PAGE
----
DUNEDIN — Though it may be small, the city's branch library gets a lot of love.

The Friends Branch Library, located at the Community Center at 1920 Pinehurst Road, is closed due to the coronavirus, but it was a topic of discussion as city commissioners reviewed a strategic plan for their two libraries Dec. 1.

"We really want it to be a great location," said Dunedin Library Director Phyllis Gorshe. "So hopefully, as we start reopening a little bit more, and as things change, we can look at it."

Small spaces such as the library that don't have adequate ventilation are recommended to be closed during the pandemic under Centers for Disease Control and Prevention guidelines.

Commissioner John Tornga said he strongly supported the 521-square foot library. He asked Gorshe if it needs to get bigger or if more of those branches are needed.

The branch library has about anywhere from 600 to 800 visitors per month. That statistic has been pretty steady since that library's inception in 2007, Gorshe said.

Mayor Julie Ward Bujalski also addressed the branch library.

Though she was not being critical of Gorshe, because the issue is budgetary, Bujalski said she feels "we have to decide, one way or another, what we want to do with it."

She doesn't want current budget constraints to prevent city commissioners from deciding what they want from the libraries. She questioned why the city should have the branch if it is only open 16 hours a week.

"I don't know what we want. That's what I'm not clear on," she said.

What is achievable now is not the point, she said, and she wants there to be a goal for the future of the branch library and for city officials commit to it in the strategic plan for library facilities for the next three years.

"I think we determine what we want and say, OK, we can't afford it this year, but over some period of years this is what we want to see," she said, "and this is what we are working toward."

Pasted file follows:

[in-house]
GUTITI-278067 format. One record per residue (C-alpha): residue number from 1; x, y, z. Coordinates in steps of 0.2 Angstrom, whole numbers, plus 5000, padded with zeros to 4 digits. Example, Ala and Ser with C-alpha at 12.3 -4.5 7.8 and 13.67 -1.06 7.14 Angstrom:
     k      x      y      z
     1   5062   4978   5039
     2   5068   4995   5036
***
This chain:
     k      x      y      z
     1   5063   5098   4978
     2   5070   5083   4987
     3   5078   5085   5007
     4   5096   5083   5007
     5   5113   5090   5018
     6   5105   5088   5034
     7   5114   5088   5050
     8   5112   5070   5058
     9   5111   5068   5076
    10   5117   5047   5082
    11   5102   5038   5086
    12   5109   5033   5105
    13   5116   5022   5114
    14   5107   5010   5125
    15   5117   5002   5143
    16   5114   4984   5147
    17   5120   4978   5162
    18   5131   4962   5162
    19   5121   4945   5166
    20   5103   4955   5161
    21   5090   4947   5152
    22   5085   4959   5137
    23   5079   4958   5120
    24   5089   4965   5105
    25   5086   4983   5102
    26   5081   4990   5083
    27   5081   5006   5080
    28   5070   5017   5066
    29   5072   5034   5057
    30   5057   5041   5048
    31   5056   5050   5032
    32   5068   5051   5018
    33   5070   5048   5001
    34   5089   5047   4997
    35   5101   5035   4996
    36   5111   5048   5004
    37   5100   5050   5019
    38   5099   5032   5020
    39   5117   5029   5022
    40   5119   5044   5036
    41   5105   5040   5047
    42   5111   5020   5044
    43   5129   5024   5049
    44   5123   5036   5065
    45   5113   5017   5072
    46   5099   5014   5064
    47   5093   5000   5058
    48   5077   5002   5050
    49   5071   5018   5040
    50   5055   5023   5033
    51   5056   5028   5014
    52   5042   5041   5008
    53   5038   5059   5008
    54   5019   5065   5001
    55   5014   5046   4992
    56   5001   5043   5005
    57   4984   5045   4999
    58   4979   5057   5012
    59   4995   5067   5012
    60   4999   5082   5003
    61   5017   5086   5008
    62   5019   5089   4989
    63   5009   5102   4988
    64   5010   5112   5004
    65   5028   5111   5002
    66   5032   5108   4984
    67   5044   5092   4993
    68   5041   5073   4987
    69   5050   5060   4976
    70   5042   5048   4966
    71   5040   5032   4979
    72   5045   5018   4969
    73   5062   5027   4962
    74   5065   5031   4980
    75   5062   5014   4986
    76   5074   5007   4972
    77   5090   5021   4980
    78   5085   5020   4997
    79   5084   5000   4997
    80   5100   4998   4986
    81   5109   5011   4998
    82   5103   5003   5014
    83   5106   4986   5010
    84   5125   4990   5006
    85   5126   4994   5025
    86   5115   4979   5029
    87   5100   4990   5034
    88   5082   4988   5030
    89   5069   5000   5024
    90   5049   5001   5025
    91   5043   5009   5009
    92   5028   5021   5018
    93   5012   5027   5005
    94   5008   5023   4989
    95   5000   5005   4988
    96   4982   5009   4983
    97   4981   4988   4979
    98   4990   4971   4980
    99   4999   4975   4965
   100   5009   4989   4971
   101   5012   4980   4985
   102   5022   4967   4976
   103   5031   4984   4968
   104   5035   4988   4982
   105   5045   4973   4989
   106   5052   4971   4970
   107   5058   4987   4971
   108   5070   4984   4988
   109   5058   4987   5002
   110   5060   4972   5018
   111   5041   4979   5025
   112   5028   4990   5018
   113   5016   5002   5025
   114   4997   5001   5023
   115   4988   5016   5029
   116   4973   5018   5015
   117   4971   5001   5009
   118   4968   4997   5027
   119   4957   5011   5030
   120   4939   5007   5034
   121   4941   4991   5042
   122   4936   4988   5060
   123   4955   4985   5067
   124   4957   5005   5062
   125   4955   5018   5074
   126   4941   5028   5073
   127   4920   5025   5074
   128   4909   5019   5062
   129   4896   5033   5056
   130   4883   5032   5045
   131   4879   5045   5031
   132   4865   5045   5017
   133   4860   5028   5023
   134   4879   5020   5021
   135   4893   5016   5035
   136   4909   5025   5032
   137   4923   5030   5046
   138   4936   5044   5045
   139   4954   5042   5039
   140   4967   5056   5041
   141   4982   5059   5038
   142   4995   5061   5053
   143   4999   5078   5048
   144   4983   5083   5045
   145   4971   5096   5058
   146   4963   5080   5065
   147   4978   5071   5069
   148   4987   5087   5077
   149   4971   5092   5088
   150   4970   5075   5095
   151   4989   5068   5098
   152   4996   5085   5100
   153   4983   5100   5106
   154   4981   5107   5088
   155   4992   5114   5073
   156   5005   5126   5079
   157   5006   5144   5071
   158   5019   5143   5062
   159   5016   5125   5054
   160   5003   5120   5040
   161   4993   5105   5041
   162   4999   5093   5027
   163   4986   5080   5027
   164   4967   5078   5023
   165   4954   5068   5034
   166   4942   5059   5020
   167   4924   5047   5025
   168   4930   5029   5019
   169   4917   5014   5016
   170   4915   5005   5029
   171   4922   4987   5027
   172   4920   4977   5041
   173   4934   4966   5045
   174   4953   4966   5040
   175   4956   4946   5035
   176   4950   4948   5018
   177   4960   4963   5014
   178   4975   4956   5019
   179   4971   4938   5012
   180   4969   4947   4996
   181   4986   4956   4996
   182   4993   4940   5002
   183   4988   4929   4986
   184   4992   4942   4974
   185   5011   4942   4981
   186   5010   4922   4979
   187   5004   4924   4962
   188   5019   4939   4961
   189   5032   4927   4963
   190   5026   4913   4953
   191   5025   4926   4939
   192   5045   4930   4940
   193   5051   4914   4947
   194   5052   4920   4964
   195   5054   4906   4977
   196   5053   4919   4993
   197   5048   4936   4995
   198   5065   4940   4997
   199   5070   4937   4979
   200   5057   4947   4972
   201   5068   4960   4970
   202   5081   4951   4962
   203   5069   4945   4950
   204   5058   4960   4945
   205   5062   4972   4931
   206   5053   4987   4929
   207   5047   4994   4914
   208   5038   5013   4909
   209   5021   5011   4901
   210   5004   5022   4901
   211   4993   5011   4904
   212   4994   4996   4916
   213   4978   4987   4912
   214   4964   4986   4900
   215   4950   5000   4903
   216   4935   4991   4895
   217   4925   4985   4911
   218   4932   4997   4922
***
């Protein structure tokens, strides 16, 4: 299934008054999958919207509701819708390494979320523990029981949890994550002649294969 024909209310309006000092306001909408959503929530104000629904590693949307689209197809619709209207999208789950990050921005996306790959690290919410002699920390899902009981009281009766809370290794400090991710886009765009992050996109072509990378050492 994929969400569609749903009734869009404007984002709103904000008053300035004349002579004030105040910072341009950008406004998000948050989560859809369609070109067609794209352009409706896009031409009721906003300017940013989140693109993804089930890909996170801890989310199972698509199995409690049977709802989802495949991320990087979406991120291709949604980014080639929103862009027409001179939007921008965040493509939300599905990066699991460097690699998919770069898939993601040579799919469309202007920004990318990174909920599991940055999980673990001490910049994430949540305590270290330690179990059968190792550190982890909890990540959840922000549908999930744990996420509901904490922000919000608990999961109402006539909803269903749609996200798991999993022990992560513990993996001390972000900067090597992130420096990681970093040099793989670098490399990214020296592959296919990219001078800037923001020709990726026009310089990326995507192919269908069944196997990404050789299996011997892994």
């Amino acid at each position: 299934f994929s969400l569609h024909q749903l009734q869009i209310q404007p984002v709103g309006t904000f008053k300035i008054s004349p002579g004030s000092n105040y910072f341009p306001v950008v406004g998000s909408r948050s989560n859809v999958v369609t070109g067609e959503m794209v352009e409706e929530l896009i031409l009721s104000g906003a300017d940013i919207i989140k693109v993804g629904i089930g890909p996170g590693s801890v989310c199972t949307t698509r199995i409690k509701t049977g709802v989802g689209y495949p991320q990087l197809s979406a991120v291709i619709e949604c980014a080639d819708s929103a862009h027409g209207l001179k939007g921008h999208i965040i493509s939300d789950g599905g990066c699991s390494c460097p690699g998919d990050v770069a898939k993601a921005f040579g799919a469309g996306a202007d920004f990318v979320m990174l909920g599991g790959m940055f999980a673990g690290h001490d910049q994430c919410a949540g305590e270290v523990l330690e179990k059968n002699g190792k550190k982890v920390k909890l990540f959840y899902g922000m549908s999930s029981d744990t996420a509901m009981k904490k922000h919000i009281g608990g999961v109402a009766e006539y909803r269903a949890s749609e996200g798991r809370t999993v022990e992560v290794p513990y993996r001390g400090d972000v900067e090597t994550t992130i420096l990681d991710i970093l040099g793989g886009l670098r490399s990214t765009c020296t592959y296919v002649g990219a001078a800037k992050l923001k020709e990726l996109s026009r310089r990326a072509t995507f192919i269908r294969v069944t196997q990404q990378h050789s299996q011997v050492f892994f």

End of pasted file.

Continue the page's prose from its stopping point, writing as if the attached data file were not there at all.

Gorshe said that the Dunedin Friends of the Library should be included in the discussions since they paid for the naming rights of the branch library.

"They are big partner in this," she said.

A survey made available to the public on the libraries in February and March generated a total of 541 responses. Thirty percent of all respondents use the branch.

According to the 2018 through 2019 usage data, there were 7,749 patron visitors to the branch library. The circulation of materials was pegged at 11,944.

Asked what would make them visit more, 122 survey respondents said a greater number of hours and 108 said a greater selection of materials.

"The people who utilize that branch library love it," Gorshe said.

She said when the branch was first opened the idea was that Dunedin High School students would use it since the school is near the community center.

"That's not the group that's using it. It's the people that live right in that community that use it," she said.

Fines slated to be eliminated

On other topics, Gorshe said the library, along with other libraries in the Pinellas Library Cooperative, will no long charge fines, effective October 2021. They will still collect fees, such as for printing, and charge for lost books.

The American Library Association says that evidence shows ending library fines results in an increase in patron usage of library resources. Data shows library fines impact lower income and diverse communities the most.

The association also says that for libraries that eliminated fines, the return rate of materials remained consistent before and after the change.

"I really think that the good will that that sends out to people, and how it includes people and makes it accessible for everyone kind of overshadows the loss of that revenue," Gorshe said. "Libraries are not in the money-making business."

Collecting fines and other related issues pertaining to fines is time-consuming, she said.

She is working on some ideas for raising revenue to offset the loss of money that fines generated.

The library's 2020 patron respond survey showed that seven out of 10 respondents use the library at least once a week. Half of all the respondents use the library's electronic resources.

Among their favorite things about the libraries, respondents said the variety of books and materials available, that they can use the library as foreign visitors, the children's library and activities and free WIFI and public computer access.

Commissioners complimented Gorshe for her oversight of the libraries.

"I can't say enough wonderful things about the library," Commissioner Jeff Gow said. "I like how diverse you are, how inclusive you are."

At the end of the discussion, City Manager Jennifer Bramley said she thinks that in any cities the two most accessed buildings for the public are their city halls and libraries.

Referring to the Dunedin libraries, she said 30,000 patrons per year is a substantial customer base. The main library is at 223 Douglas Ave.

Bramley also said Gorshe is well-respected in the state for her work at the library, adding that she appreciates the efforts Gorshe and her staff do to put the facilities at the forefront of libraries in the area.

"And I do think if there is room to grow, that we should look at those ways to grow to serve our residents and our visitors as well," Bramley said.